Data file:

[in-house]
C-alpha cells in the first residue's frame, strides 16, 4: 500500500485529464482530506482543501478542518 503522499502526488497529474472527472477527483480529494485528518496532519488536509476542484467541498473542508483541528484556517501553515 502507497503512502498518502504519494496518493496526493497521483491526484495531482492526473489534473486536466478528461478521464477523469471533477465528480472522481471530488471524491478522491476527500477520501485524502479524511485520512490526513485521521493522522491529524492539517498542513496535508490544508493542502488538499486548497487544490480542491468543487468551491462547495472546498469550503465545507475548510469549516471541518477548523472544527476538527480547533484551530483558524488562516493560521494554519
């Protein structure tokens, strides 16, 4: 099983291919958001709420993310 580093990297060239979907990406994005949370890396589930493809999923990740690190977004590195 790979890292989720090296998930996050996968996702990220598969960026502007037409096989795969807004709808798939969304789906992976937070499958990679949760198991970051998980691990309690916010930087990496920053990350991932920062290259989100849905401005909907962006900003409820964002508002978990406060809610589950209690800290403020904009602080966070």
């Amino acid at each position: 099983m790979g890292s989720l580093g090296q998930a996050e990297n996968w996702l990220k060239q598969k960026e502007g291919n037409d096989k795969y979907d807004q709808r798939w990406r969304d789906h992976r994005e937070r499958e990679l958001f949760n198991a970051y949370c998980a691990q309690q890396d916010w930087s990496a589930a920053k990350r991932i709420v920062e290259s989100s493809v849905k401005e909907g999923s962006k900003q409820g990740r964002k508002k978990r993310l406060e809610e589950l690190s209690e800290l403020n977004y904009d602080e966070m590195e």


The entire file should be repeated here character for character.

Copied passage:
[in-house]
C-alpha cells in the first residue's frame, strides 16, 4: 500500500485529464482530506482543501478542518 503522499502526488497529474472527472477527483480529494485528518496532519488536509476542484467541498473542508483541528484556517501553515 502507497503512502498518502504519494496518493496526493497521483491526484495531482492526473489534473486536466478528461478521464477523469471533477465528480472522481471530488471524491478522491476527500477520501485524502479524511485520512490526513485521521493522522491529524492539517498542513496535508490544508493542502488538499486548497487544490480542491468543487468551491462547495472546498469550503465545507475548510469549516471541518477548523472544527476538527480547533484551530483558524488562516493560521494554519
């Protein structure tokens, strides 16, 4: 099983291919958001709420993310 580093990297060239979907990406994005949370890396589930493809999923990740690190977004590195 790979890292989720090296998930996050996968996702990220598969960026502007037409096989795969807004709808798939969304789906992976937070499958990679949760198991970051998980691990309690916010930087990496920053990350991932920062290259989100849905401005909907962006900003409820964002508002978990406060809610589950209690800290403020904009602080966070």
């Amino acid at each position: 099983m790979g890292s989720l580093g090296q998930a996050e990297n996968w996702l990220k060239q598969k960026e502007g291919n037409d096989k795969y979907d807004q709808r798939w990406r969304d789906h992976r994005e937070r499958e990679l958001f949760n198991a970051y949370c998980a691990q309690q890396d916010w930087s990496a589930a920053k990350r991932i709420v920062e290259s989100s493809v849905k401005e909907g999923s962006k900003q409820g990740r964002k508002k978990r993310l406060e809610e589950l690190s209690e800290l403020n977004y904009d602080e966070m590195e």